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karen1000

Ridiculous Offers

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Last year, before the crash, I sold a property. It didn't take too long, and at that time I actually received the asking price for the house (I'm sure today I would have to wait longer or drop a few K).

I was amazed (and perhaps naive) to receive some ridiculous offers even at the height of the boom. The asking and sale price was 153K but some (presumably) first timers offered 95K, and another joker 110K.

I'm about to sell another renovated terrace; it'll be interesting to see what offers I get. This time, however, I've told my agents to reject stupid offers, without even ringing me, but to keep a record of such offers.

Still, things are looking up. There's a glut of flats in the area and with the sky about to fall in on flats I may get another quick sale.

:D

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I'm about to sell another renovated terrace; it'll be interesting to see what offers I get. This time, however, I've told my agents to reject stupid offers, without even ringing me, but to keep a record of such offers.

Doubt you'll be hearing from your agents then :lol:

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Guest Charlie The Tramp
Still, things are looking up. There's a glut of flats in the area and with the sky about to fall in on flats I may get another quick sale.

Well there`s a surprise admission from a ramping bull, so it`s now flatpricecrash/karen1000.co.uk ;)

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Well there`s a surprise admission from a ramping bull, so it`s now flatpricecrash/karen1000.co.uk ;)

I guess that means that Karen1000 is under investigation by the Special Moderator Service.

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It is easy to sell in a rising market. You advertise at above market value and after a few weeks or months the market catches up with you and you sell.

In a falling market it is the reverse. You advertise at an attractive price and sell straight away. If you don't sell straight away then you have a problem and the property gets stuck. Each time you reduce the price the market has already fallen further.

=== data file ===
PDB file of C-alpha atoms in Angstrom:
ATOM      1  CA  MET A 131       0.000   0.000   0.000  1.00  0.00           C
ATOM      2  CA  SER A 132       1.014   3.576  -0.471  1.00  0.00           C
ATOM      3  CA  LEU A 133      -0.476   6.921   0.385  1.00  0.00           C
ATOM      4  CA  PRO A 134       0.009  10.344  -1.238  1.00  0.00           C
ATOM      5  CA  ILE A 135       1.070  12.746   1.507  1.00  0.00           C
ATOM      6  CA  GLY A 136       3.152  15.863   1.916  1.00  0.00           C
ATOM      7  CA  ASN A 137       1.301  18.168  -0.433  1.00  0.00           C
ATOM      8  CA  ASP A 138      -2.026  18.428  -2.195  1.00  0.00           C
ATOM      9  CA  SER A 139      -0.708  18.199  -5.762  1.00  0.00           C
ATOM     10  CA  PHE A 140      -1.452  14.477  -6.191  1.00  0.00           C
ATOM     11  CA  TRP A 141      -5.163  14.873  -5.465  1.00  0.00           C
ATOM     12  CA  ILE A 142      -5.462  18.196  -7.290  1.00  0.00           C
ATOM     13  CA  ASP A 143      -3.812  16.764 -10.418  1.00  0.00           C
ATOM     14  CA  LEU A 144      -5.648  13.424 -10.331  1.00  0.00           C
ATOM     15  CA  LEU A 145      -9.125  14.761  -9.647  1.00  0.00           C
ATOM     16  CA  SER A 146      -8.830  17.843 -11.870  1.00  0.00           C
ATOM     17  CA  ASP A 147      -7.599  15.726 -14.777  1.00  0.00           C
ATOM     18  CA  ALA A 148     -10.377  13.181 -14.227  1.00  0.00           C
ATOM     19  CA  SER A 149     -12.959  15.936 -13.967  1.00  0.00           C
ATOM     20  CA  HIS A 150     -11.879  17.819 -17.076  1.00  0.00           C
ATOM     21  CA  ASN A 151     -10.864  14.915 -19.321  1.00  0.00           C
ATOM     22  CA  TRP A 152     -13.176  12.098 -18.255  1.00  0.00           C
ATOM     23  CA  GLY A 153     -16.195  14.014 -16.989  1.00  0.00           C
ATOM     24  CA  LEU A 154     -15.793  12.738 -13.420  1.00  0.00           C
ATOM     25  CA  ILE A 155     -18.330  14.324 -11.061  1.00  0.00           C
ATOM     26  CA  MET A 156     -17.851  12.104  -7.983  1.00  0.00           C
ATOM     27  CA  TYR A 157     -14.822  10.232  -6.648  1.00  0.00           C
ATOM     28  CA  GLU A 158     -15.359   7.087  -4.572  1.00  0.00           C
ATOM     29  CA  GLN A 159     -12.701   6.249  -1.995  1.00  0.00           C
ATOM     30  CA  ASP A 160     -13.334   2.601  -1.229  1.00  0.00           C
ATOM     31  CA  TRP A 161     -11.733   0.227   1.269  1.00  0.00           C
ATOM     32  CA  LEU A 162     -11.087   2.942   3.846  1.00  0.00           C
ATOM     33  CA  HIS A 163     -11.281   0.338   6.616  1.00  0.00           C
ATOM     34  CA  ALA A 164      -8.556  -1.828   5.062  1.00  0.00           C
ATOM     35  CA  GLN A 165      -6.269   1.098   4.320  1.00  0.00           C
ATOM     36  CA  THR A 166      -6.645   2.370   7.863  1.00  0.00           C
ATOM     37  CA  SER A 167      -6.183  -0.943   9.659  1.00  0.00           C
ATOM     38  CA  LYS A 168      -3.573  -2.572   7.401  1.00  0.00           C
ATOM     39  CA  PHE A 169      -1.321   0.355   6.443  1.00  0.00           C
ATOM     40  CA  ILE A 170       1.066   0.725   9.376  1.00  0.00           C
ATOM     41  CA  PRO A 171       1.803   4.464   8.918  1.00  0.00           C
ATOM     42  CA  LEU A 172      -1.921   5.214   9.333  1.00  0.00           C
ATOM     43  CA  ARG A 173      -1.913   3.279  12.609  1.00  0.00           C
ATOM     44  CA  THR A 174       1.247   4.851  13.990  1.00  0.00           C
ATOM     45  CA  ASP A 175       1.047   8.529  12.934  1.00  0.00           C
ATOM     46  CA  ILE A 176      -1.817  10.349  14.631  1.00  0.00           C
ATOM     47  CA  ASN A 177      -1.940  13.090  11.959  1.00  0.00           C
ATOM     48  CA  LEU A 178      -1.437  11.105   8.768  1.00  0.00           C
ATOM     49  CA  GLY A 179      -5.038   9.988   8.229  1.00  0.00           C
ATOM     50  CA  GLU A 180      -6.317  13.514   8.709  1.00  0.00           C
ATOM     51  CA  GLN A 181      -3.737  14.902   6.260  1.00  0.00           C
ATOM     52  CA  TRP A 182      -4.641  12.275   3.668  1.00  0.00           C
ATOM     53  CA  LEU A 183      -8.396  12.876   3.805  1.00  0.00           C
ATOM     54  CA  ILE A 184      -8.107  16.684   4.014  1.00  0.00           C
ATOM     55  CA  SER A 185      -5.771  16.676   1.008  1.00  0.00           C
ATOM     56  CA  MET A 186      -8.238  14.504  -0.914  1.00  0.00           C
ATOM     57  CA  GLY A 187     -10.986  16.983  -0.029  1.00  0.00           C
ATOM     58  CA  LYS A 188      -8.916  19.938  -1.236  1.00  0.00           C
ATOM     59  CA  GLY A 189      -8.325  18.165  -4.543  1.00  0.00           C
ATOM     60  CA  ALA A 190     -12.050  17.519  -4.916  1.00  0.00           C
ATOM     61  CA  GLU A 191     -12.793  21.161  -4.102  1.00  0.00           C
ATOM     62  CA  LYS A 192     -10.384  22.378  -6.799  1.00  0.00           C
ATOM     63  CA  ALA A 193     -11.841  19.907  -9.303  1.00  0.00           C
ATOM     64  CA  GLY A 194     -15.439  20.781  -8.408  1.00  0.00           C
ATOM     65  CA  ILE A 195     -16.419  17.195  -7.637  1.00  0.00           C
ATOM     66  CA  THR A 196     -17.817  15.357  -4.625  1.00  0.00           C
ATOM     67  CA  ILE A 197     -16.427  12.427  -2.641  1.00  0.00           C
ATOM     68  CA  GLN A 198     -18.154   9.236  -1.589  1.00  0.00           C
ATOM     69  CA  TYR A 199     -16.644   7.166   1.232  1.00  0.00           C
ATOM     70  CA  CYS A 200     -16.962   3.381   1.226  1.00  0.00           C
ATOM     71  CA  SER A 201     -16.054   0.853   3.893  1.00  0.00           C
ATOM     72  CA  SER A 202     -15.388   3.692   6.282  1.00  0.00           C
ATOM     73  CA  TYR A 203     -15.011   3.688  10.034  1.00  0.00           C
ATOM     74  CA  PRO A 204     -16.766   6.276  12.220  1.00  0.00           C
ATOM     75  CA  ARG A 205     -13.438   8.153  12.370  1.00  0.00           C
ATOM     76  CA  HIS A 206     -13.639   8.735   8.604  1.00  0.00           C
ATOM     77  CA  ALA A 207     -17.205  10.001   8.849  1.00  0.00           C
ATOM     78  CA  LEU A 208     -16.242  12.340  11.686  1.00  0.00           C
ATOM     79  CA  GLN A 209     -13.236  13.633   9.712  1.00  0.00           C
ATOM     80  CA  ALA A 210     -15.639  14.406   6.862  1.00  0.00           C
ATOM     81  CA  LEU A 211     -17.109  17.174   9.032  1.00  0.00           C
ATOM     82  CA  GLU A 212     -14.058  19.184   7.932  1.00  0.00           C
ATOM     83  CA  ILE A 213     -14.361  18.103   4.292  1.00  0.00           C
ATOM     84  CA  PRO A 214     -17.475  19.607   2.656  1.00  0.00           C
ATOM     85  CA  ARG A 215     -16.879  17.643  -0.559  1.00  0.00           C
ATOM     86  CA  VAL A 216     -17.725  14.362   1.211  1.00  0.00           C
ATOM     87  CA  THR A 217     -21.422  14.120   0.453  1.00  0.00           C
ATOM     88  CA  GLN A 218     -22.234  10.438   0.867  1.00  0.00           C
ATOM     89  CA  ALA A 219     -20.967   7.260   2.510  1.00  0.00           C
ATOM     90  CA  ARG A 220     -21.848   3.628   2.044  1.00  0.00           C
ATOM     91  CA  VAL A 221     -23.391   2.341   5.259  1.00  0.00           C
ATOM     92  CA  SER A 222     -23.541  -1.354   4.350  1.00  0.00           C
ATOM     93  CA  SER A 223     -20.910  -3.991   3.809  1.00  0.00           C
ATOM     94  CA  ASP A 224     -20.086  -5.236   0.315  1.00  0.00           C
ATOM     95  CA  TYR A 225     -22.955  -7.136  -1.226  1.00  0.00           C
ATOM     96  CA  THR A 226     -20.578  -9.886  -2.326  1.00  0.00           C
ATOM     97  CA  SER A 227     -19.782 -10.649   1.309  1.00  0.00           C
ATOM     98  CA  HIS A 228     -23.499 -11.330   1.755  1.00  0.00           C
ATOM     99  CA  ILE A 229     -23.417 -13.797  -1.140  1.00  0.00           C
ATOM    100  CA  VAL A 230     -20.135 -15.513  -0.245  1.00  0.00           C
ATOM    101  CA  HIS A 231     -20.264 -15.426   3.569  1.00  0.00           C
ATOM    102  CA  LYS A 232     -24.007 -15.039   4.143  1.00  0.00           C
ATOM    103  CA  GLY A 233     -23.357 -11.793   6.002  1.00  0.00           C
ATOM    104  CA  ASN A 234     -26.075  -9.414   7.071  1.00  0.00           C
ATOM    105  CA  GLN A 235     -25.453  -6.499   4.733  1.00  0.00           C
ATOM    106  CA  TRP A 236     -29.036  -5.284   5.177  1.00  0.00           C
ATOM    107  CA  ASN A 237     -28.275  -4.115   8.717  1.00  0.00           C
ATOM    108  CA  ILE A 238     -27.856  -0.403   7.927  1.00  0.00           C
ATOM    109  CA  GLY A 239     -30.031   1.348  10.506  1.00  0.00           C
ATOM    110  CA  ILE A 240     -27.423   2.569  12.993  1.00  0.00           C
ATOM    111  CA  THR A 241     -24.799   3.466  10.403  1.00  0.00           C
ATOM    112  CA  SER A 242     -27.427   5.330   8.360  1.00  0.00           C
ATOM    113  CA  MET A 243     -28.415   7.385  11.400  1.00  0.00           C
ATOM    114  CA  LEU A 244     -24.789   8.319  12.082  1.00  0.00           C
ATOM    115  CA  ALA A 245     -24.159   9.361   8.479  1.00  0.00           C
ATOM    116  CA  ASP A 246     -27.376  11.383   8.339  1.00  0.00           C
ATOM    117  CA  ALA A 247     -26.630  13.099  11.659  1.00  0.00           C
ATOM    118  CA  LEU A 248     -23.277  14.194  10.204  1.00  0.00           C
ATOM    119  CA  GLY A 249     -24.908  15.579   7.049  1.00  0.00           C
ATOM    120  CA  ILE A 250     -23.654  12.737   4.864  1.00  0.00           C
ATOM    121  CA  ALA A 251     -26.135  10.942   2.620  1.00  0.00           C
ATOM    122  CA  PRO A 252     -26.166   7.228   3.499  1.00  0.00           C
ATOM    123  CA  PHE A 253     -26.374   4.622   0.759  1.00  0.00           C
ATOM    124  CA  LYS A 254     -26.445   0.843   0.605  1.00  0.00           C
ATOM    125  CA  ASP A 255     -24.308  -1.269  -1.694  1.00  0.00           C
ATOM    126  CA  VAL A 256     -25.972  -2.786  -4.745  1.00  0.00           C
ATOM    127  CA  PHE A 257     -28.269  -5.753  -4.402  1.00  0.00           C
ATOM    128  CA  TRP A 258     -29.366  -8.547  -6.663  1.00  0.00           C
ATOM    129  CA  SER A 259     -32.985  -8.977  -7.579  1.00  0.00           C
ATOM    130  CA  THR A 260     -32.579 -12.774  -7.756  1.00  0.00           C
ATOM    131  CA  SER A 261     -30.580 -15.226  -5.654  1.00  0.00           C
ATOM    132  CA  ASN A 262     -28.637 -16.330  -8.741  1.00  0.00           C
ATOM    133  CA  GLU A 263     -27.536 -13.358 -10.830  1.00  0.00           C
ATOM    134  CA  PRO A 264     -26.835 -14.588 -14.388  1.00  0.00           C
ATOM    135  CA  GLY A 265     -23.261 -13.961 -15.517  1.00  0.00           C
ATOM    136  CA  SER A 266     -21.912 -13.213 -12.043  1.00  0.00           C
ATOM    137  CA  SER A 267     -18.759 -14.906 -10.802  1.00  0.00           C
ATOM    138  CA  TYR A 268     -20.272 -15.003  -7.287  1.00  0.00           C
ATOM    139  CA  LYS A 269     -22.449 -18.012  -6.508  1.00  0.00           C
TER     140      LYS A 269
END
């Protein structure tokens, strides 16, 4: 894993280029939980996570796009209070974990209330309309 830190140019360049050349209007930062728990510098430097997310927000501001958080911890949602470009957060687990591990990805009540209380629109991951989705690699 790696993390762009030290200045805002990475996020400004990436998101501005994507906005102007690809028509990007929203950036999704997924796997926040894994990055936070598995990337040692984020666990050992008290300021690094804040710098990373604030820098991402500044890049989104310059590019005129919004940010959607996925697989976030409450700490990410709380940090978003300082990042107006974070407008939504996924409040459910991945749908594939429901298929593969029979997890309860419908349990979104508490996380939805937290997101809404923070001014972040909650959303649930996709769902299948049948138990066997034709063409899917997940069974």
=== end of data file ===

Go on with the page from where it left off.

So if Karen's asking price is attractive when compared to others that have sold recently then she should get a quick sale and would be right to reject silly offers.

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It is easy to sell in a rising market. You advertise at above market value and after a few weeks or months the market catches up with you and you sell.

In a falling market it is the reverse. You advertise at an attractive price and sell straight away. If you don't sell straight away then you have a problem and the property gets stuck. Each time you reduce the price the market has already fallen further.

So if Karen's asking price is attractive when compared to others that have sold recently then she should get a quick sale and would be right to reject silly offers.

I don't think she said anything about how the asking price was placed relative to other, similar properties. ;)

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I don't think she said anything about how the asking price was placed relative to other, similar properties. ;)

Good point. This year I'm pricing at ever so slightly below similar properties, aware that things are slower. I don't think the market would move up for me or anyone else at the moment.

I'm open-minded, I may indeed get no offers but if that's the case I'll hang on to it and rent it out. Perhaps the doom criers will say that I cannot get a tenant either!

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  • 336 Brexit, House prices and Summer 2020

    1. 1. Including the effects Brexit, where do you think average UK house prices will be relative to now in June 2020?


      • down 5% +
      • down 2.5%
      • Even
      • up 2.5%
      • up 5%



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